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Does color of tumor matter?

sdedmon
Posts: 4
Joined: Jul 2012

I am one week out of a partial nephrectomy on my left kidney. I have not gotten the results of my pathology report back, but my doctor said the tumor was abnormal to him because it was "black" in color...and he had not seen that before. He told me he did not know what it meant. Has anyone else had this happen? How was the pathology? Thanks! Susan

growler9
Posts: 39
Joined: Oct 2011

Hi - Susan

What a unique question! I did some research and found that tumors of the various types of RCC do in fact typically have different colors!

They varied from white to beige to tan to yellow to orange with Papillary being the darkest at greasy brown. I found no reference to a black color. I saw no reference to color having a good - bad rating. It will be interesting to see if the abnormal color is noted on the pathology report.

In any case it's no longer part of you! Welcome to the club! Hope your healing well. Best wishes. Alan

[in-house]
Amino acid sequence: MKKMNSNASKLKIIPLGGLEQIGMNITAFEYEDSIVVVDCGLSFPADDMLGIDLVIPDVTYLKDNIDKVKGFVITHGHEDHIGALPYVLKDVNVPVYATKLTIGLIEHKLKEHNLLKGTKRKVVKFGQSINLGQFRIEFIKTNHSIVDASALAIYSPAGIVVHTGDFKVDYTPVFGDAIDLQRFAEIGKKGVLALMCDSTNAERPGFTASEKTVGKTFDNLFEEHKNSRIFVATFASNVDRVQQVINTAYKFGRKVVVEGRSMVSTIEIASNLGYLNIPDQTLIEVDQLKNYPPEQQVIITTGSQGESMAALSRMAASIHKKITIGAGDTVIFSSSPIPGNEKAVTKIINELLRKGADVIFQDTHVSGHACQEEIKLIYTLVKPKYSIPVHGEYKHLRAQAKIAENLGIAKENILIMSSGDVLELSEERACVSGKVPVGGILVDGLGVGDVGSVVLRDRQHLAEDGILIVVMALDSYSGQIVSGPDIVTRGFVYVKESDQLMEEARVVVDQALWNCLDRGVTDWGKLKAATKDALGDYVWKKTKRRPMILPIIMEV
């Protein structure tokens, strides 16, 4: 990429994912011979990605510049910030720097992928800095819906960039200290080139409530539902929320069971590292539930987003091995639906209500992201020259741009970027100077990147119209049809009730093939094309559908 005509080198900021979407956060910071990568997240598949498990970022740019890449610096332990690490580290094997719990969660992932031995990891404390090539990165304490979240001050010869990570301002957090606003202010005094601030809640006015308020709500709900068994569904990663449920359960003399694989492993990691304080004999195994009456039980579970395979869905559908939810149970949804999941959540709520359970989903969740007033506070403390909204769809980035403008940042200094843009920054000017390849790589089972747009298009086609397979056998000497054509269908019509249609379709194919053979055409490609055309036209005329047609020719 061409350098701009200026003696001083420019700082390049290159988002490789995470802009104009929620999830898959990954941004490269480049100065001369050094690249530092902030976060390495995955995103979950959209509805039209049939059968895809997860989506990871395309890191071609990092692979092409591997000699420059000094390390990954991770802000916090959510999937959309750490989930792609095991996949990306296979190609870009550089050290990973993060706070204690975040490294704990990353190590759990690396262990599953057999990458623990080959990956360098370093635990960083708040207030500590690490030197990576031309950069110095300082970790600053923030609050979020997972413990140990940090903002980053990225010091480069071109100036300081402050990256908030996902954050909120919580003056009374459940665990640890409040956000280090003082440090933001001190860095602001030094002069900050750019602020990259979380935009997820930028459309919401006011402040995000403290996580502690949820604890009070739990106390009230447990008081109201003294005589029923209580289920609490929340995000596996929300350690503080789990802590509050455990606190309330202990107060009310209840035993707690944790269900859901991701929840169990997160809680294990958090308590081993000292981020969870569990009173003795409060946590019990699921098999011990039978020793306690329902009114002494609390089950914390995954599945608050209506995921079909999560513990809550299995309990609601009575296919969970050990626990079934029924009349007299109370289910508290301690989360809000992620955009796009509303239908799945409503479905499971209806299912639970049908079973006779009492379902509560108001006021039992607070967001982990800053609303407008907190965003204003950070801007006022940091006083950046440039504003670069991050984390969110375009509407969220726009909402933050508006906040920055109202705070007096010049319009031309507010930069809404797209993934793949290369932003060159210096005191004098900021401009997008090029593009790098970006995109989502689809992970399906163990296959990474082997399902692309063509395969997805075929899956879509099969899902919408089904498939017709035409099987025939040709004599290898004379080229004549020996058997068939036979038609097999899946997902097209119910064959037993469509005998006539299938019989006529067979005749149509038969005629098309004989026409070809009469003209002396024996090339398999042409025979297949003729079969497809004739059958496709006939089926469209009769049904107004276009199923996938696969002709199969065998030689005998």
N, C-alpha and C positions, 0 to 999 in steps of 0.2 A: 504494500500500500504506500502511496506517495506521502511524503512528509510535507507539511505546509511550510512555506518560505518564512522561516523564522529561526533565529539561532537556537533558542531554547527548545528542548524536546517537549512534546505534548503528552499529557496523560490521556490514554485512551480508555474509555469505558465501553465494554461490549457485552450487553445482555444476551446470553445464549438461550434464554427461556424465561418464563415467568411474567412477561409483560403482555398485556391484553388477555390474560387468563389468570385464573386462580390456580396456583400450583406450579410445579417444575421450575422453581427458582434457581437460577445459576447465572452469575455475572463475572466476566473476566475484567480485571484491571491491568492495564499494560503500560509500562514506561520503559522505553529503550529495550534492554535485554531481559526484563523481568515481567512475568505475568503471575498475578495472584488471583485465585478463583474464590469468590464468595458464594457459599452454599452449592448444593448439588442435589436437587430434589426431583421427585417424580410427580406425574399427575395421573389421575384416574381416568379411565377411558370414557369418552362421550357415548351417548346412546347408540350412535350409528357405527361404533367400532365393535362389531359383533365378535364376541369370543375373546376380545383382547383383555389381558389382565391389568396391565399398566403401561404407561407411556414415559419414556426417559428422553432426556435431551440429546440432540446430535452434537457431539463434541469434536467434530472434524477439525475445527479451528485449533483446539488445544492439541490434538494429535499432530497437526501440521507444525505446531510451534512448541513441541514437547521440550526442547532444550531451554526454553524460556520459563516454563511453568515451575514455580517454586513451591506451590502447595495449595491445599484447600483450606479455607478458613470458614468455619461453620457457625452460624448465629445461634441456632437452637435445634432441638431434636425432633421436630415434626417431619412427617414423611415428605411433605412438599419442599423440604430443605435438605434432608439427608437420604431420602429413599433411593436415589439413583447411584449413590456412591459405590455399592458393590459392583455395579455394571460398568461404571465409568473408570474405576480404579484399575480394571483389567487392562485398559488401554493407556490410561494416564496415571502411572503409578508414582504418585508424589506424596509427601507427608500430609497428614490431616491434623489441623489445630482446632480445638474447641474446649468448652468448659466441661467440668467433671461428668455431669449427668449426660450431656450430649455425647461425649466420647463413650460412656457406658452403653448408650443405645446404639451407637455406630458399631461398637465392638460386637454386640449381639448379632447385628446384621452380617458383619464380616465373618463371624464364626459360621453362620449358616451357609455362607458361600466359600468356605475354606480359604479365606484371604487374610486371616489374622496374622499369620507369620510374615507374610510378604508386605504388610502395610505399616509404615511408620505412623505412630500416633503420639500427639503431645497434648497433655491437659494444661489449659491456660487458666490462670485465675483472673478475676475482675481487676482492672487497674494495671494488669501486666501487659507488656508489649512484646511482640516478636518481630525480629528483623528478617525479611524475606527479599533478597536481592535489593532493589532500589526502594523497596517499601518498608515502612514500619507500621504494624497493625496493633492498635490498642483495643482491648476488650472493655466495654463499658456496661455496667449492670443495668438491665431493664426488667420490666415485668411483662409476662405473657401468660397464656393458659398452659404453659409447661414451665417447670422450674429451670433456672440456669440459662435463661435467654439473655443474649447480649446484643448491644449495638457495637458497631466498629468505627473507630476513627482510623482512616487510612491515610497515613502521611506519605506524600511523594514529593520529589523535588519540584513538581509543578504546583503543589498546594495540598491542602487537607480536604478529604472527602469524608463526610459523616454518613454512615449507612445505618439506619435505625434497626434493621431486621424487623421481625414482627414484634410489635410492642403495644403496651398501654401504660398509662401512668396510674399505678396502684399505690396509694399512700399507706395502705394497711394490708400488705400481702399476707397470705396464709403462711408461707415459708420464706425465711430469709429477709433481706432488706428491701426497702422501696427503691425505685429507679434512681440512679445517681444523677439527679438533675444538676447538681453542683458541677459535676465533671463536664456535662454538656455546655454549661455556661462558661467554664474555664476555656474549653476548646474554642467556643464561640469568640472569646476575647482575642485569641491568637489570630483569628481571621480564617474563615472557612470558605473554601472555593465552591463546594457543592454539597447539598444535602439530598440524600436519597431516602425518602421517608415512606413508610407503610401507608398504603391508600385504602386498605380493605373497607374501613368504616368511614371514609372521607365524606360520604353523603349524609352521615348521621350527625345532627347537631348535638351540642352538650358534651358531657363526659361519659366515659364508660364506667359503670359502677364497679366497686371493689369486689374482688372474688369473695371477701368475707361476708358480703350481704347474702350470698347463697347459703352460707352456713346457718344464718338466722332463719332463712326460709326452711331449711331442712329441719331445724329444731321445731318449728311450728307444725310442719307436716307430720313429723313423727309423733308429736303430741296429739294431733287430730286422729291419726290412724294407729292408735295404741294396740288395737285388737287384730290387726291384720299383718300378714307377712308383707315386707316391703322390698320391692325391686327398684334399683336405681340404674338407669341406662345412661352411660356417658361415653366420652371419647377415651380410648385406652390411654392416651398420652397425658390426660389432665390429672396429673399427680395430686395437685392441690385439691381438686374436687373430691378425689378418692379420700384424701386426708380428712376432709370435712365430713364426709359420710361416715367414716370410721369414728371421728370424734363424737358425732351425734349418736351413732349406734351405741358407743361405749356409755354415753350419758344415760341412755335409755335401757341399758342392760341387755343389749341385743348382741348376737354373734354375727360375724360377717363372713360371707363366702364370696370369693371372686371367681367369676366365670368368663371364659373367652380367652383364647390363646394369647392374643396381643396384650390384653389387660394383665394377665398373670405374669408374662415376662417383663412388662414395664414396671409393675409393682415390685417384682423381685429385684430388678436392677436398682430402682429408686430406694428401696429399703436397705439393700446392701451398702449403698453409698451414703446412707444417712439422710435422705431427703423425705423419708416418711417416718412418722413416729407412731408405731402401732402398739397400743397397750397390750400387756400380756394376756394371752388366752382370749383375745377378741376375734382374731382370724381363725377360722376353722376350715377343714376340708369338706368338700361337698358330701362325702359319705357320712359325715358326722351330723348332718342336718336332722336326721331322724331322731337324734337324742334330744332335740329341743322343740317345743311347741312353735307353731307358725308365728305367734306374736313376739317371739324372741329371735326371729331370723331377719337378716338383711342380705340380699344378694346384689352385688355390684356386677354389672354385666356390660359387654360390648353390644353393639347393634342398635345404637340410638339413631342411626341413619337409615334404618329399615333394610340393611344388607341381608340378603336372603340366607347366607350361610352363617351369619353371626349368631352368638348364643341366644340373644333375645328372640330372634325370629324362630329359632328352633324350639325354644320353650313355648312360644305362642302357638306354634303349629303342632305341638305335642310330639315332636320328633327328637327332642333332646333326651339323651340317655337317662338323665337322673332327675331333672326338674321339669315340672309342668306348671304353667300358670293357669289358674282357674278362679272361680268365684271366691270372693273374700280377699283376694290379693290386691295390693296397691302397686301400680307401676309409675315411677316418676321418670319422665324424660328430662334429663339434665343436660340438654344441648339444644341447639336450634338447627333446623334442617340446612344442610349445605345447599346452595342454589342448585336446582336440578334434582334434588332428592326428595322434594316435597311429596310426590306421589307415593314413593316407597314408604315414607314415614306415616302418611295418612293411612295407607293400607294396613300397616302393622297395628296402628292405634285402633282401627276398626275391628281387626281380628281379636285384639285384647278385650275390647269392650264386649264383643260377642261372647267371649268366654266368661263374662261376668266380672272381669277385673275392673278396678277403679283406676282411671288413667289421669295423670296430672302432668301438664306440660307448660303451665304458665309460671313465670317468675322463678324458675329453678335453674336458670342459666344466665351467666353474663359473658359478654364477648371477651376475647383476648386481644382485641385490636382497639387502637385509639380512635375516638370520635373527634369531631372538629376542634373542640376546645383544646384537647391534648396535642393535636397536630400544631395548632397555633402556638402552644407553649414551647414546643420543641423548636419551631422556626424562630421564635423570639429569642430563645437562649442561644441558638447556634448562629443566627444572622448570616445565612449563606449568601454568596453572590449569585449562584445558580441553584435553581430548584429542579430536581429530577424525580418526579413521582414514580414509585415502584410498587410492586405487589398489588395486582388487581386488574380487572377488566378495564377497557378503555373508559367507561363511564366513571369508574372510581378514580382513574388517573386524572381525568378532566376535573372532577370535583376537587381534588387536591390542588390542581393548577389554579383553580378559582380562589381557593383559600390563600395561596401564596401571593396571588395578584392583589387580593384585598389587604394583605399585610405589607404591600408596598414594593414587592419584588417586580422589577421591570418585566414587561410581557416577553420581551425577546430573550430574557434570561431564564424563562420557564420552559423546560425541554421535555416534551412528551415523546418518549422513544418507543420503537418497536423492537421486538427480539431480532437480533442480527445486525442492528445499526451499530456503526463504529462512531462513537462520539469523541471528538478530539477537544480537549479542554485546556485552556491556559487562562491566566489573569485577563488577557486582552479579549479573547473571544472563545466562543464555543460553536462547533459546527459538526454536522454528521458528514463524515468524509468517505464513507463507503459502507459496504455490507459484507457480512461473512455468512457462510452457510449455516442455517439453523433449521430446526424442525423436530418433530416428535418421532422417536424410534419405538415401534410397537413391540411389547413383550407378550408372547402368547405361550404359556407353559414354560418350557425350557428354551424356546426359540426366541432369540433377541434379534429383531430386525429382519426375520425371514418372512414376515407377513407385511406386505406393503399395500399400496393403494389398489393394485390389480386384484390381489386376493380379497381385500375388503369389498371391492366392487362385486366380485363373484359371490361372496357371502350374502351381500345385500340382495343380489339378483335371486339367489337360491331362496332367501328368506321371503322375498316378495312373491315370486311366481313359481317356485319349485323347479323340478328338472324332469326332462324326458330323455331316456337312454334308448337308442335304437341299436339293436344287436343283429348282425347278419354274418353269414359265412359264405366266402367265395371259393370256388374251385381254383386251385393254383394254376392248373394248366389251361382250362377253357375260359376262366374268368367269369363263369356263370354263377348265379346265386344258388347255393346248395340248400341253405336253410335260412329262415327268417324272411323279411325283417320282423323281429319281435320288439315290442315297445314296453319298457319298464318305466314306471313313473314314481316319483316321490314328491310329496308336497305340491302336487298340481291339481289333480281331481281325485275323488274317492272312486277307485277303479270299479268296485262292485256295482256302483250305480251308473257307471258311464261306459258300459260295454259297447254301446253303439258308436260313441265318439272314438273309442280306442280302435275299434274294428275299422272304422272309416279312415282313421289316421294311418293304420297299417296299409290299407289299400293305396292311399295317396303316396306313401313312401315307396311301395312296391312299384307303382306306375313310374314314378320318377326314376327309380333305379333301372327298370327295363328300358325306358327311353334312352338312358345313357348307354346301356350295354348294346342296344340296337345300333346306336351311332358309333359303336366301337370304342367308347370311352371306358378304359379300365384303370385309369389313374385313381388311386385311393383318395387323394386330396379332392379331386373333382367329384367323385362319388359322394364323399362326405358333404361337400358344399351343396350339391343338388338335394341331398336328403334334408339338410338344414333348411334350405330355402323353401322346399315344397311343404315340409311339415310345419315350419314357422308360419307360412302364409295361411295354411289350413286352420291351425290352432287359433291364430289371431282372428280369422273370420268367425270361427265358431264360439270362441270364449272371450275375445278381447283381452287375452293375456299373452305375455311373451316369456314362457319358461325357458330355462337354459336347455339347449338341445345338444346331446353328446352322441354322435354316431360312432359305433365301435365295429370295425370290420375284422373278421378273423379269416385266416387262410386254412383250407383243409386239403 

Texas_wedge's picture
Texas_wedge
Posts: 2807
Joined: Nov 2011

My understanding is that it matters a great deal and is an important element in guiding pathological appraisal. My semi-educated guess is that the colour your doc saw is due to haemorraging or to necrosis and, if the latter, shows dead tissue which may be of clinical importance. Please let us know what you're told when you have asked for an improved level of information on the matter - it will help to educate us all.

sdedmon
Posts: 4
Joined: Jul 2012

I go tomorrow to get my staples removed and hopefully get the results from the path report! I will definitely let you all know! Thanks for the encouragement! Susan

sdedmon
Posts: 4
Joined: Jul 2012

Thanks for the research. I'm just interested and anxious! I appreciate your looking into it...hopefully, I will know something tomorrow when i go to get my staples out and get pathology report! Thanks again! Susan

MedScanMan's picture
MedScanMan
Posts: 108
Joined: Jul 2012

I don't know much about the color of tumor but I do know that if a physician is unsure and together with the pathologist they need to know exactly what they're looking at, a section of the tumor is sent to AFIP. (Armed Forces Institute of Pathology). All answers are there. You might even request that your physician do this. It takes about six weeks to get results. I had some experience with this when my dad was diagnosed with a myosarcoma of the abdomen. It didn't look right to the pathologist and six weeks later we knew why. It came back as a Leiomyosarcoma. A combination of fat and muscle. You never know what you're going to hear from AFIP but you can bet it will be correct.

Jeff

sdedmon
Posts: 4
Joined: Jul 2012

Maybe they will know something!

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